Uzbekistan: the relief operation steps up a gear

Published: 22 June 2010 0:00 CET

Joe Lowry in Andijan, Uzbekistan

The first joint assessment teams from the Uzbekistan Red Crescent, IFRC and ICRC are on the ground and working near Uzbekistan’s western border with Kyrgyzstan. A relief operation to meet the needs of some 92,000 adult refugees, who are registered with the Uzbek authorities, has now begun. The adult refugees are mostly women and the elderly, but there are also thousands of children.

The crisis was sparked by inter-ethnic tensions, which resulted in a serious outbreak of violence in the Osh and Jalalabat districts (oblasts) of Kyrgyzstan on 10 June. The clashes in Osh, Jalalabat, Uzgen, Aravan and Karasuu led to a massive population movement towards and across the Uzbekistan–Kyrgyzstan border. As of 17 June, the reported number of people killed in the clashes is 191, while more than 1,900 have been reported as injured.

Two Federation relief flights landed on Sunday morning for distribution to camps in Andijan, Namangan and Fergana. The first flight landed with 6,000 blankets, 3,000 foldable jerry cans, 3,000 hygiene kits, 3,000 kitchen sets, and 200 tents. Local Red Crescent staff and volunteers are being mobilized to assist with the distribution of supplies. More relief is being flown in by the Turkish Red Crescent Society and the Finnish Red Cross in the coming days. There is also a representative in-country from the United Arab Emirates.

An assessment of the camps by an inter-agency mission has reported that the camps visited are well managed with supplies of food, water and shelter. However, sanitation issues continue to be a concern, and if the situation continues in the coming weeks, then overcrowding and the sustainability of supplies may also become problematic.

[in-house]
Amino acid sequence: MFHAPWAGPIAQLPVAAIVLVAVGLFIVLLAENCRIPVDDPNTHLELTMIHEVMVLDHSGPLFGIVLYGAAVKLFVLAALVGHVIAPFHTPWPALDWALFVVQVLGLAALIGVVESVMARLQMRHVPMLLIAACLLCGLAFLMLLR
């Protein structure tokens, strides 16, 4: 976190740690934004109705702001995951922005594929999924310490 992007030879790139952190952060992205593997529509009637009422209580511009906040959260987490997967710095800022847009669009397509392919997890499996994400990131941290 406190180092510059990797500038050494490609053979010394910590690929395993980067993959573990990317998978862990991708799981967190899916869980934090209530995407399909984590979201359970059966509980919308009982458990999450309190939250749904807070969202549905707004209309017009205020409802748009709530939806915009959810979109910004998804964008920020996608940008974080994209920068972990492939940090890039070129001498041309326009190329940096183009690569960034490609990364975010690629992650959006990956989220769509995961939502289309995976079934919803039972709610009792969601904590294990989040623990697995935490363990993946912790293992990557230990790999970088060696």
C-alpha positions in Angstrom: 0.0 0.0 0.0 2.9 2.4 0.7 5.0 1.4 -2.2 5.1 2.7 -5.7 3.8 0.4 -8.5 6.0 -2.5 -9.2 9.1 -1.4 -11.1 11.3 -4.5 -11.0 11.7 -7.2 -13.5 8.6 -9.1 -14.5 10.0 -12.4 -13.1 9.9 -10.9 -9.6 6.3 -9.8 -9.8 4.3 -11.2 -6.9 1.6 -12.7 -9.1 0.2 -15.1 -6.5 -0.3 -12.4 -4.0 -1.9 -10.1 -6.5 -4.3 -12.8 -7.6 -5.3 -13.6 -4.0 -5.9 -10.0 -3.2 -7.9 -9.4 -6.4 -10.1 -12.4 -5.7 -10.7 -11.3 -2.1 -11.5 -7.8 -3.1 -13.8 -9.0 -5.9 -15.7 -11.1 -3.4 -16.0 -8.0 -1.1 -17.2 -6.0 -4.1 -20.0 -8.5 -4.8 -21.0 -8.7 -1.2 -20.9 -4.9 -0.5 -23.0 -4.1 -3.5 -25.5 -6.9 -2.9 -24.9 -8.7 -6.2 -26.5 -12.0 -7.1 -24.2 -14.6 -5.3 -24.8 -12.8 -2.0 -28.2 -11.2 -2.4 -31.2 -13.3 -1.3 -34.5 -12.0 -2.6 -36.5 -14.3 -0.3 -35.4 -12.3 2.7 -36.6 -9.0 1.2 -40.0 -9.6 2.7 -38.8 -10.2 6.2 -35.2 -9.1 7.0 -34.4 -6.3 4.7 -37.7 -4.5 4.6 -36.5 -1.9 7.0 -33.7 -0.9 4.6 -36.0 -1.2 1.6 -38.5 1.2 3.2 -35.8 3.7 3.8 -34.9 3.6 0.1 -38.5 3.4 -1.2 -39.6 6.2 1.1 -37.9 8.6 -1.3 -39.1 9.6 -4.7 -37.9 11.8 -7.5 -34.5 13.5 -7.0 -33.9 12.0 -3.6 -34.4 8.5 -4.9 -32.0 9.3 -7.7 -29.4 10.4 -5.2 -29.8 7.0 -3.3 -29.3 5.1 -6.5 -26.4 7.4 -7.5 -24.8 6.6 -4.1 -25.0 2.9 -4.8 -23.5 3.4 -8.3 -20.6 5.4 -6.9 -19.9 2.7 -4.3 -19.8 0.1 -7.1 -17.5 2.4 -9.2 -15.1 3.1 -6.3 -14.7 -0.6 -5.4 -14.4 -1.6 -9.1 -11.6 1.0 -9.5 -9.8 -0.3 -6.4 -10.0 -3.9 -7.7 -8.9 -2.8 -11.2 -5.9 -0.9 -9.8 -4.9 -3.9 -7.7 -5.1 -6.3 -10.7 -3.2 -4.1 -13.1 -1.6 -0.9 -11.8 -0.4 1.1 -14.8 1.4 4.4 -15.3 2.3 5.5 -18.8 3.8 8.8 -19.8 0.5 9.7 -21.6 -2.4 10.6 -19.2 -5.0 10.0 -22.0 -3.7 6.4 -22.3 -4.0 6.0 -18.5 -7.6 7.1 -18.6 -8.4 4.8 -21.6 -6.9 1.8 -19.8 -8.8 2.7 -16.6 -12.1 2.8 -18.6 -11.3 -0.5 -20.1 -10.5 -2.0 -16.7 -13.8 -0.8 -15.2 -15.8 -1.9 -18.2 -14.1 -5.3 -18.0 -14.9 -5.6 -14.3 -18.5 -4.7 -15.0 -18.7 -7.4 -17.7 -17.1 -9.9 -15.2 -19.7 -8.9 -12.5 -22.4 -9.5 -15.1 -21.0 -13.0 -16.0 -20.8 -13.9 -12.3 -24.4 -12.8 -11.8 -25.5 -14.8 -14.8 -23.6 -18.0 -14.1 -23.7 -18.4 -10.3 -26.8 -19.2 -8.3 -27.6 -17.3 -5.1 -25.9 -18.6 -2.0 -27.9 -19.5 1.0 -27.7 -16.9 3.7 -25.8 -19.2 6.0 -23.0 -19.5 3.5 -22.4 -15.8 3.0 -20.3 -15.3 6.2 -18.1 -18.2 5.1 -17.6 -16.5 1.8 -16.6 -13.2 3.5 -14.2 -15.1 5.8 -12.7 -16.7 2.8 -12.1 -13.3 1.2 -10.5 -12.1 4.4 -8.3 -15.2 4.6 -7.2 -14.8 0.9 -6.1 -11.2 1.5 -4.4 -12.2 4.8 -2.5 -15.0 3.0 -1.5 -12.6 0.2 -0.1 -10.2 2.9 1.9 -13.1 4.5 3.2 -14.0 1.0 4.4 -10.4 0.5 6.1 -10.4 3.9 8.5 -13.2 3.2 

The IFRC’s appeal for 4.15 million Swiss francs aims to bring emergency relief to 24,000 of the most vulnerable people in these camps over the next six months, augmenting and amplifying the work of the Red Crescent Society of Uzbekistan which started emergency operations on 11 June. Based on the first assessments of eight camps, the focus will be on needs the areas of food, non-food items (particularly bedding and hygiene items) water and sanitation, and psychosocial support.

The president of the Red Crescent Society of Uzbekistan, Mr Mannon Rakhimov, arrived in the affected region soon after the crisis began and took an active role in the assessment of needs. He has been joined in-country by IFRC representative Drina Karahasanovic – a senior member of staff from the European regional office – and by a senior logistician from the regional logistics centre in Dubai. Eight specialists from the Field Assessment and Coordination Team (FACT) and specialists from Red Cross Red Crescent National Societies from Australia, America, Britain, Bulgaria, Finland, Ireland, and Tajikistan have also arrived in the country.

IFRC has allocated 171,625 Swiss francs (154,437 US dollars or 124,546 euros) has been allocated from its Disaster Relief Emergency Fund (DREF) to support the Kyrgyz Red Crescent in delivering immediate assistance to some 2,600 beneficiaries. This is in addition to an allocation of 300,000 Swiss francs to Uzbekistan last week.

The Red Crescent Society of Kyrgyzstan will provide families who are trying to cross the border with food and relief items including biscuits, canned food, drinking water, blankets and hygiene kits. The Kyrgyzstan Red Crescent will set up eight tents at four transit points on the border between Kyrgyzstan and Uzbekistan, which will be used as operational points to provide distribute the food and relief items, and to give first aid and psychosocial support.

Some 300 people, who fled the unrest into Kyrgyzstan’s southern neighbour Tajikistan, have received first aid and psychosocial support from the Red Crescent Society of Tajikistan.